Map: None used (eek!), although it's on good ol' Explorer 181
Distance: 2 miles (guesstimate)
Time: 45 mins -1 hour
Time: 45 mins -1 hour
Rating: Easy Walk
This walk wanders through part of the Ashridge Estate, and although I've tried to make it as accurate as possible I would like to place a small health warning on this walk - as my friend had to take me off the path to show me Significant Trees of Awesomeness several times, I may be a bit woolly here and there...
The path leads around to the left and you join a wide avenue through the trees. My friend seems quite happy to wander off into the woodland in search of exciting trees, which is probably why she paints them so well. I, however, am not so keen to bimble off into the woods without a map. I really like walking through woodland, but as long as I'm with people. If I'm on my own it often feels pretty menacing - probably some old evolutionary hangup I have. Maybe I have ancestors who were menaced by wolves in the woods.
Interestingly enough, I feel a lot happier if I'm in woods with water. Subconsciously I think this may actually have less to do with wolves and more to do with my atrocious sense of direction. To me, woodland looks like woodland looks like woodland, but if you have a river, you always know which direction you came from. It's harder to get lost.
The sun was shining and it was moderately warm, our children were being quiet and everything was pleasant. We had a bit of a moan about the usual things we moan about - people who seem to present that everything is amazing with being a parent, the judgement we perceive from others if we don't seem to be towing the line. It's not that we don't like our children, we do, we think they're great, I just think we're less inclined to wax lyrical about it. I knew this woman and I would get along the day she cocked an invisible shotgun at her son who had been awake 3 times in the night. Mothers rarely do that in public. We're all usually pretending we're brave little soldiers, then going home and crying.
Of course, I am now failing to tow the line by having gone back to work part time. Society seems difficult to know how to deal with us, really. It nods in approval at us for going back to work, and it also nods that we are partly sacrificing our careers for our children, but at the same time there is the sense that society sucks its teeth at us for exactly the same reasons. All I can say is that I think part-time work is best for me. It might not be best for everyone, but oddly - and unexpectedly - I'm really grateful to be back at work. At work, there are rules. The hours I'm supposed to be there are clearly delineated, and the expectations of me are made clear. People tell me what to do, I do it, they don't give me shit. What they don't do is throw 4 different advice books at you, conflicting Health Visitor advice, and no-one spends time posting articles on Facebook about how what I've been doing is wrong. It is, I must admit, a refreshing change. If the Chap didn't howl every time I dropped him off at nursery, I would be completely satisfied.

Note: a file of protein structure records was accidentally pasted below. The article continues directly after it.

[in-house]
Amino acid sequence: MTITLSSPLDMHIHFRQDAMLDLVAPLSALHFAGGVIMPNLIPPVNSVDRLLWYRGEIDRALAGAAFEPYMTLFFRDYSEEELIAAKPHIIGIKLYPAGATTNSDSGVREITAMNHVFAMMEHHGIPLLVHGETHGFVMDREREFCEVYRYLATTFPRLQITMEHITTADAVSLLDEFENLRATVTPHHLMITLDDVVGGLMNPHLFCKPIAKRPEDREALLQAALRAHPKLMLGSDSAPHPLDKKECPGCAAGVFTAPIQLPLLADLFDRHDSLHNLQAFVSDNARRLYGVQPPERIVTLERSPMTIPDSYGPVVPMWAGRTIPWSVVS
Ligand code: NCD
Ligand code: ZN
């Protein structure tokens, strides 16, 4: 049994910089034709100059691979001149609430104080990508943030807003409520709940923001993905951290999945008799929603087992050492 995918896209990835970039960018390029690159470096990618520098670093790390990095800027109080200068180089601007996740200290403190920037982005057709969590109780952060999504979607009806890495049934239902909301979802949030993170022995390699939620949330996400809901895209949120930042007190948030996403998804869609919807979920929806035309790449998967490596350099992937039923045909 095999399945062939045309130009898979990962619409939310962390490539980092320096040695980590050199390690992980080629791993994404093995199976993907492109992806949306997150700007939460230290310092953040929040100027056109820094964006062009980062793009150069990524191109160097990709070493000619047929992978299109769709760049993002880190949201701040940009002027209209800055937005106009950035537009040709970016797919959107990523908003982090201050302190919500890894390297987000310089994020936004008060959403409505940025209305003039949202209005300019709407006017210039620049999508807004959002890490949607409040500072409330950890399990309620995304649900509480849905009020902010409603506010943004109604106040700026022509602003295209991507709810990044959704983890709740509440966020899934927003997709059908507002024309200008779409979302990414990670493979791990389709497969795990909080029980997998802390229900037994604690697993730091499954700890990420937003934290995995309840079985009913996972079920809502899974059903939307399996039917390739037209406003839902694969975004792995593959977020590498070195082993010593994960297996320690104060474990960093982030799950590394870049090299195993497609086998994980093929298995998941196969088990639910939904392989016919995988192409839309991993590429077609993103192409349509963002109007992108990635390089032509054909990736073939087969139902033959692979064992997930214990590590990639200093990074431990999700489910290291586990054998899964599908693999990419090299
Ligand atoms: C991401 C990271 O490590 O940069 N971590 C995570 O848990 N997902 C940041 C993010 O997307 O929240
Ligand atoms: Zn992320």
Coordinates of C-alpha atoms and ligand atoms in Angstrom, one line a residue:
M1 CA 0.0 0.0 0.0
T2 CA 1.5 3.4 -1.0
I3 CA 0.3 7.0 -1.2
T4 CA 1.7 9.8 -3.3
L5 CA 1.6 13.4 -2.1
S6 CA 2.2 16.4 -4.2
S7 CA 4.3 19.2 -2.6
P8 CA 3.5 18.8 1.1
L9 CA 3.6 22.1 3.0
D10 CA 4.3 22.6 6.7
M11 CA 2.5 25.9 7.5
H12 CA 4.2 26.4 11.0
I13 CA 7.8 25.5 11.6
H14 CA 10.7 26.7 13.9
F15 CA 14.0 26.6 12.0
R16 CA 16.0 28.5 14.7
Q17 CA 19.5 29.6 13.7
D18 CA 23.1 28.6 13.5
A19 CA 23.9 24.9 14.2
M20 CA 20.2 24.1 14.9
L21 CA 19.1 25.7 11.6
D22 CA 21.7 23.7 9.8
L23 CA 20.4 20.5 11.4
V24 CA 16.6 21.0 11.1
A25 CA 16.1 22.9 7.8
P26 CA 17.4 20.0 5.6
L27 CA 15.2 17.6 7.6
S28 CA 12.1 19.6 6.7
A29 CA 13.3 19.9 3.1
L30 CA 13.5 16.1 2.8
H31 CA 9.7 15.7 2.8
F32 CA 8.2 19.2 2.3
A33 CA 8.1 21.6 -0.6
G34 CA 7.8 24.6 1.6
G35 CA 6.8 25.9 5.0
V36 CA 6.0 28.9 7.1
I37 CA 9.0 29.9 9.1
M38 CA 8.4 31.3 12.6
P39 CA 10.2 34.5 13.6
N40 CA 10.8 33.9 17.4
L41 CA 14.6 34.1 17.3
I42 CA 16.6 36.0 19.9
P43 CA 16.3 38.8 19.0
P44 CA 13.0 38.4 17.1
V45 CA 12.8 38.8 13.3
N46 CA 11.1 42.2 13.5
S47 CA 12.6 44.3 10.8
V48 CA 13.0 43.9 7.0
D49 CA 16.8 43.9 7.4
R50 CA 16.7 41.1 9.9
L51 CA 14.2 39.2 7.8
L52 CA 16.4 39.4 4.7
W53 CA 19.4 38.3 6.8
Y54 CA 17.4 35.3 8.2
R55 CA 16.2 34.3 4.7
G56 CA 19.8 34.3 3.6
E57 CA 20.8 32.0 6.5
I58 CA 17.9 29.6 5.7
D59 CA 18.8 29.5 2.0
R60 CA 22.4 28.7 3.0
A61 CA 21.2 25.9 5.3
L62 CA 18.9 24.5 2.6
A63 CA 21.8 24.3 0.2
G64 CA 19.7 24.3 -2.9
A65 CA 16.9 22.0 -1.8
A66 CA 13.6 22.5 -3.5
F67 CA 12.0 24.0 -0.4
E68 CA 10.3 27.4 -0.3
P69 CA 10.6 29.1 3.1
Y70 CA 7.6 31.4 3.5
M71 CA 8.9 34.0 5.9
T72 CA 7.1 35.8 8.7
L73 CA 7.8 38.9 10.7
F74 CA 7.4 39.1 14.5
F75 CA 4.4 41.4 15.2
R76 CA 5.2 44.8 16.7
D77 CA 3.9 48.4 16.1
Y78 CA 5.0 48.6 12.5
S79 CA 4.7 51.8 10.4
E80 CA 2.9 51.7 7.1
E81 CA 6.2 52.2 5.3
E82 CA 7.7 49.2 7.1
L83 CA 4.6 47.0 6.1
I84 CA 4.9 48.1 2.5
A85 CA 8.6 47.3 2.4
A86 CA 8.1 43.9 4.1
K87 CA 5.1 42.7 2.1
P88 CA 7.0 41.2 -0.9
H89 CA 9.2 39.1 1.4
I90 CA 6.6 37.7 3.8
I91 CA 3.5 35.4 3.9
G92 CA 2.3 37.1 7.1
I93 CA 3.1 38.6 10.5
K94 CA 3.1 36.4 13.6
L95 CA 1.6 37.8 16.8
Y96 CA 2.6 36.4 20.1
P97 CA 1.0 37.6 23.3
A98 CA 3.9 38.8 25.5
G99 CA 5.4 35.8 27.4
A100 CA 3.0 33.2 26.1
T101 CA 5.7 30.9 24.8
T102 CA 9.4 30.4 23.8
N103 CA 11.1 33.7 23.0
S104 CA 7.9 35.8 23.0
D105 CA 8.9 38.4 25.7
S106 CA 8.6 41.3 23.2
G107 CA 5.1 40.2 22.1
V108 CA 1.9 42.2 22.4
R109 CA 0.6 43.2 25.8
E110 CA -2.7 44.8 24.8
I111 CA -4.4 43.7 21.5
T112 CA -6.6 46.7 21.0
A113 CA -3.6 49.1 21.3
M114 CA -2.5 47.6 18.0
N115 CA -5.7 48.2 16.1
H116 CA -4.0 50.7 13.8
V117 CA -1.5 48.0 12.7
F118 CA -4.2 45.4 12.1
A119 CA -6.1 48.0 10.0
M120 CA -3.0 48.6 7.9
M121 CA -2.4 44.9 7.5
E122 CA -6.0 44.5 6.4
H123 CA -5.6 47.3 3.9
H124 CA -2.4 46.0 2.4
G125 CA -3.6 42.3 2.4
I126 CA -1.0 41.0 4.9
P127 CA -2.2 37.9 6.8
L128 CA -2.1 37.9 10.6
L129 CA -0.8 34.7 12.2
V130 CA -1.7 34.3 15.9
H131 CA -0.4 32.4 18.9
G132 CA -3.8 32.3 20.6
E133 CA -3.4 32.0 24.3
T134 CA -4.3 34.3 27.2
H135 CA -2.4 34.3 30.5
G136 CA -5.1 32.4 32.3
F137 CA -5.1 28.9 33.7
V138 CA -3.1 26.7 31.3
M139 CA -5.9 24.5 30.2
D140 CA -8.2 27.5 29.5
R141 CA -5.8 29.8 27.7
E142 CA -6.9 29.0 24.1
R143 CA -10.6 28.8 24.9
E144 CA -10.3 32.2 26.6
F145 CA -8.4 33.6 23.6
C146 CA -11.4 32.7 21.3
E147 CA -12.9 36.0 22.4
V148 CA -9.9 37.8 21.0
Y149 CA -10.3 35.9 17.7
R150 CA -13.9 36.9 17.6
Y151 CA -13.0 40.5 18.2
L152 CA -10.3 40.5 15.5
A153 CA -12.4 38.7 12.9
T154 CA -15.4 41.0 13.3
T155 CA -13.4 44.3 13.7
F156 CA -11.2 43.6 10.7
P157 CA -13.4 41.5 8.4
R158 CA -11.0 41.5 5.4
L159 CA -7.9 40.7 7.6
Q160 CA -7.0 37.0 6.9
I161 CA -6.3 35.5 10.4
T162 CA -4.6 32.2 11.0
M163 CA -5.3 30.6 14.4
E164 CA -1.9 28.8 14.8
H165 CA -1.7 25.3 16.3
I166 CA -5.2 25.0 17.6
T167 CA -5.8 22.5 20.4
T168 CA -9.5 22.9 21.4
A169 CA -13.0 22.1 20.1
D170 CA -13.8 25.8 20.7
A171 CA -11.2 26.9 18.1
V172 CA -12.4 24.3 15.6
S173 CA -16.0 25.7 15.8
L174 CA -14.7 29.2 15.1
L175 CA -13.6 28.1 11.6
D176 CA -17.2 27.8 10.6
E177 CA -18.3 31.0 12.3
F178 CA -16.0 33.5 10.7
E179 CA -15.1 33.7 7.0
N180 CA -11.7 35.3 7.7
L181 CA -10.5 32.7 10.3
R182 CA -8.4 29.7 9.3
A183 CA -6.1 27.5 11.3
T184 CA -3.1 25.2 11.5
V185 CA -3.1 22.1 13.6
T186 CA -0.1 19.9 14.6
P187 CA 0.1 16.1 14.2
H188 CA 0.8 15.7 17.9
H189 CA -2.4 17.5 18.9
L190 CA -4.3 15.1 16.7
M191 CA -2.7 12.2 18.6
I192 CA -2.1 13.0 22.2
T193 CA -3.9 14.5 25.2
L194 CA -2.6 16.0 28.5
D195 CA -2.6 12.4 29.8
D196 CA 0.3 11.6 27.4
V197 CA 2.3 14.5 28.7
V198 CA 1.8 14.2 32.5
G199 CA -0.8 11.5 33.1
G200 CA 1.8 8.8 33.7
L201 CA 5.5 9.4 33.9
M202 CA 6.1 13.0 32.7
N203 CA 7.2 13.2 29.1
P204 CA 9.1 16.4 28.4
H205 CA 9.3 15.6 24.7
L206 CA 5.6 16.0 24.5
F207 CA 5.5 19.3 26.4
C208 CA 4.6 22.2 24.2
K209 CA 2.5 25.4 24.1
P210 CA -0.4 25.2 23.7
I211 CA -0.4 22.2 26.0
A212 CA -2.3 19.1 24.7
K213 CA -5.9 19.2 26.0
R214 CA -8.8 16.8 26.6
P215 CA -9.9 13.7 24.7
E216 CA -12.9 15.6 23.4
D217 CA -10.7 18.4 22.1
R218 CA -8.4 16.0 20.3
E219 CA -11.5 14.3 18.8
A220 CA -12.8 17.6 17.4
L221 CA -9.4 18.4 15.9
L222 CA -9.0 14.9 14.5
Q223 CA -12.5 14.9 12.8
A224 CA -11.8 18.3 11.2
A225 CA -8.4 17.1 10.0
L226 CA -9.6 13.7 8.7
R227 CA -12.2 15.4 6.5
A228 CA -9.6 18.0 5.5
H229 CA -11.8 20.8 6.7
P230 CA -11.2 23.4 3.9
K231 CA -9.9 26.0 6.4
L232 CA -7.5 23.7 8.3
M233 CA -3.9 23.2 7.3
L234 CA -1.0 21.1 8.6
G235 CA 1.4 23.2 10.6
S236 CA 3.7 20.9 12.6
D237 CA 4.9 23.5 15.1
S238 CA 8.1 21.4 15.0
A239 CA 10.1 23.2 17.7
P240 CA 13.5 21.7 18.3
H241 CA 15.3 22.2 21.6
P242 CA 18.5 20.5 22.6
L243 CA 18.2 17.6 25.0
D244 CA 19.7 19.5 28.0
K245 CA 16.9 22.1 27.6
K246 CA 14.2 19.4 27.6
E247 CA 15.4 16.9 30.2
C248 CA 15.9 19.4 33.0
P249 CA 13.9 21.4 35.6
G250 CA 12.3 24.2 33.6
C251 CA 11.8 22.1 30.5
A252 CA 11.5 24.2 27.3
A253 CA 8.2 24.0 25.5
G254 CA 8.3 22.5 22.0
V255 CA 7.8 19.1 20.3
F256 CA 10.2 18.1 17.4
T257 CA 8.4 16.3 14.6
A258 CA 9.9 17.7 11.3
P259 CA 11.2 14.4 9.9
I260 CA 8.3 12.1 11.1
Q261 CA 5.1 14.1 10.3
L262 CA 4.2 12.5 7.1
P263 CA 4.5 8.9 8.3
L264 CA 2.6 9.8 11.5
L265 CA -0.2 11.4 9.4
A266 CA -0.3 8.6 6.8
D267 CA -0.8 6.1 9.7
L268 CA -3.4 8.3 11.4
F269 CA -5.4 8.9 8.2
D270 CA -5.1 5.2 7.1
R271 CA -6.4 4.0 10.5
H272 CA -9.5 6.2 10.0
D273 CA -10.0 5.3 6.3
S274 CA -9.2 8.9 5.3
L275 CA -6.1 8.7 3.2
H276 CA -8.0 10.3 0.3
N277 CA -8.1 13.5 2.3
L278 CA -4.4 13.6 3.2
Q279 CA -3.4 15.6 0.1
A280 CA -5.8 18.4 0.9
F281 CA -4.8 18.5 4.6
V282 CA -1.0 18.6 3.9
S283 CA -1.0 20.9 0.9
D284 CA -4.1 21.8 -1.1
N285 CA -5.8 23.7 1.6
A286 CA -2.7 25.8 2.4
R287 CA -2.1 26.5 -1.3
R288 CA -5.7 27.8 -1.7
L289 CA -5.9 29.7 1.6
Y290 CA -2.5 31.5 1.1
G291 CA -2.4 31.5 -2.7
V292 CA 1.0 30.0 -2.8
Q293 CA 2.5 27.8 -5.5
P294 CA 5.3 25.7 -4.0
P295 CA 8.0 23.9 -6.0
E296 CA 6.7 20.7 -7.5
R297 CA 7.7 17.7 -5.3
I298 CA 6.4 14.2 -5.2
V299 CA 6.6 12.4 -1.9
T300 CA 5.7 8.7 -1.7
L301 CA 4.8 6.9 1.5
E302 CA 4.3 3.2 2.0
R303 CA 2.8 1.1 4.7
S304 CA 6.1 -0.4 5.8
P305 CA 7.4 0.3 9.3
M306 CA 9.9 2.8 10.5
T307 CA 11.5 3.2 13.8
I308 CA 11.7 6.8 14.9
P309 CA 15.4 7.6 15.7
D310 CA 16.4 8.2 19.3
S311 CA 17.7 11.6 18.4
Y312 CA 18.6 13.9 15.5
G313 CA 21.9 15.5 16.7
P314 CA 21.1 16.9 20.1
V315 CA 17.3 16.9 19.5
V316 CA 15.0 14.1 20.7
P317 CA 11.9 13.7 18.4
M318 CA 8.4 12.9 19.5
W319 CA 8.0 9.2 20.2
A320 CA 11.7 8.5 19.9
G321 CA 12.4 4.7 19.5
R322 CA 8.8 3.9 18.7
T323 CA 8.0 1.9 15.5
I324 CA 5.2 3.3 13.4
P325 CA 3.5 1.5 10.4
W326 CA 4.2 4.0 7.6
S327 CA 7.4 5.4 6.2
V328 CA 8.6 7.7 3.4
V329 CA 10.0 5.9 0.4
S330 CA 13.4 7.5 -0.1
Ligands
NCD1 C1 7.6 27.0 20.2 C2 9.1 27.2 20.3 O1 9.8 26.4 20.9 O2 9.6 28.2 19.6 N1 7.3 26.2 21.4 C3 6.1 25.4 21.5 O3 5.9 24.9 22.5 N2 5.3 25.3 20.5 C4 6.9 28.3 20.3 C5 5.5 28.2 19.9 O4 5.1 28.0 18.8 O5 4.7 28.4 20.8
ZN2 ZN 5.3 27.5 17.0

Castle Tree, and it sits in the middle of the path along what used to be a boundary line for the old Roman farms that used to exist on Ashridge. Standing next to this tree and looking to the left and right, you can see the bump of the earthwork that indicated the boundary lines. The trees all along it are really old and gnarled, and - so I was told - are all pretty old because, being on the boundary line, were all left to indicate... well, the boundary.
|Middle right, the rooty hand clutching at the soil...|
We then took at detour off the path to view another Significant Tree - heading right from the Castle Tree, you pick your way through the undergrowth to a huge rooty thing that was festooned with blue rope for swings. It's hard to explain quite how big it was. I was also particularly menaced by the fact it clearly has a five-fingered hand grasping onto the Earth. I am half convinced it uproots itself and night and wanders round the woodland.
Back on the path with the Castle Tree, we followed the path through Pitstone Common until a path marked by a post with a mushroom on it branches off it. This path bears right and I was surprised to find brought us back to the other side of the pond we had gone past about 45 minutes earlier, and lead us back to the car park. It's a nice wander, on the whole, made even more pleasant by sunshine and a spot of putting the world to rights!
Things I Learnt
- The woodland at Ashridge is all pretty new, as the land was farmed for a long time after the Romans stopped. The oldest trees are the ones along the boundary lines.
- My sense of direction, poor at the best of times, completely deserts me in woods.
- For a couple of years I have been a total wazzock with regards to Ashridge, taking the same dull path every time. I am really excited to have been shown other routes and find other things!